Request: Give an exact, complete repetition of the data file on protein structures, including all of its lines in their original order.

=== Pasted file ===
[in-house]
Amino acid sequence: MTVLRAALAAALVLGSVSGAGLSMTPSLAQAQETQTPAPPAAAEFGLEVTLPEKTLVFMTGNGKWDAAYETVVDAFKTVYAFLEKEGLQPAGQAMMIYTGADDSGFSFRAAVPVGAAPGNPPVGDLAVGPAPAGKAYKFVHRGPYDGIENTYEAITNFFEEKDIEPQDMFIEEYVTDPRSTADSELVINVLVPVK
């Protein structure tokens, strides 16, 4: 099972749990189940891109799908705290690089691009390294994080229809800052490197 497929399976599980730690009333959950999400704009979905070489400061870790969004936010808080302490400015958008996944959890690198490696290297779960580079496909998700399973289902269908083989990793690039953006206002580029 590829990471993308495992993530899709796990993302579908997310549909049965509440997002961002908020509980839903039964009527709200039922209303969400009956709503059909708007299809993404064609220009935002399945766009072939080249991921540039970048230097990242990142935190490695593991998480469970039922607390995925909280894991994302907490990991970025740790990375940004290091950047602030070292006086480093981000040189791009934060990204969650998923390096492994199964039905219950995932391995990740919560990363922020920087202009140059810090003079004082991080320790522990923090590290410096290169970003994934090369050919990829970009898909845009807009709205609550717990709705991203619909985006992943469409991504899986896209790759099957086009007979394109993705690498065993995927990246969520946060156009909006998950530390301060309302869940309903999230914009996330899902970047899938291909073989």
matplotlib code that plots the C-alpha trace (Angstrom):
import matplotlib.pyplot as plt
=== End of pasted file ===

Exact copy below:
[in-house]
Amino acid sequence: MTVLRAALAAALVLGSVSGAGLSMTPSLAQAQETQTPAPPAAAEFGLEVTLPEKTLVFMTGNGKWDAAYETVVDAFKTVYAFLEKEGLQPAGQAMMIYTGADDSGFSFRAAVPVGAAPGNPPVGDLAVGPAPAGKAYKFVHRGPYDGIENTYEAITNFFEEKDIEPQDMFIEEYVTDPRSTADSELVINVLVPVK
């Protein structure tokens, strides 16, 4: 099972749990189940891109799908705290690089691009390294994080229809800052490197 497929399976599980730690009333959950999400704009979905070489400061870790969004936010808080302490400015958008996944959890690198490696290297779960580079496909998700399973289902269908083989990793690039953006206002580029 590829990471993308495992993530899709796990993302579908997310549909049965509440997002961002908020509980839903039964009527709200039922209303969400009956709503059909708007299809993404064609220009935002399945766009072939080249991921540039970048230097990242990142935190490695593991998480469970039922607390995925909280894991994302907490990991970025740790990375940004290091950047602030070292006086480093981000040189791009934060990204969650998923390096492994199964039905219950995932391995990740919560990363922020920087202009140059810090003079004082991080320790522990923090590290410096290169970003994934090369050919990829970009898909845009807009709205609550717990709705991203619909985006992943469409991504899986896209790759099957086009007979394109993705690498065993995927990246969520946060156009909006998950530390301060309302869940309903999230914009996330899902970047899938291909073989």
matplotlib code that plots the C-alpha trace (Angstrom):
import matplotlib.pyplot as plt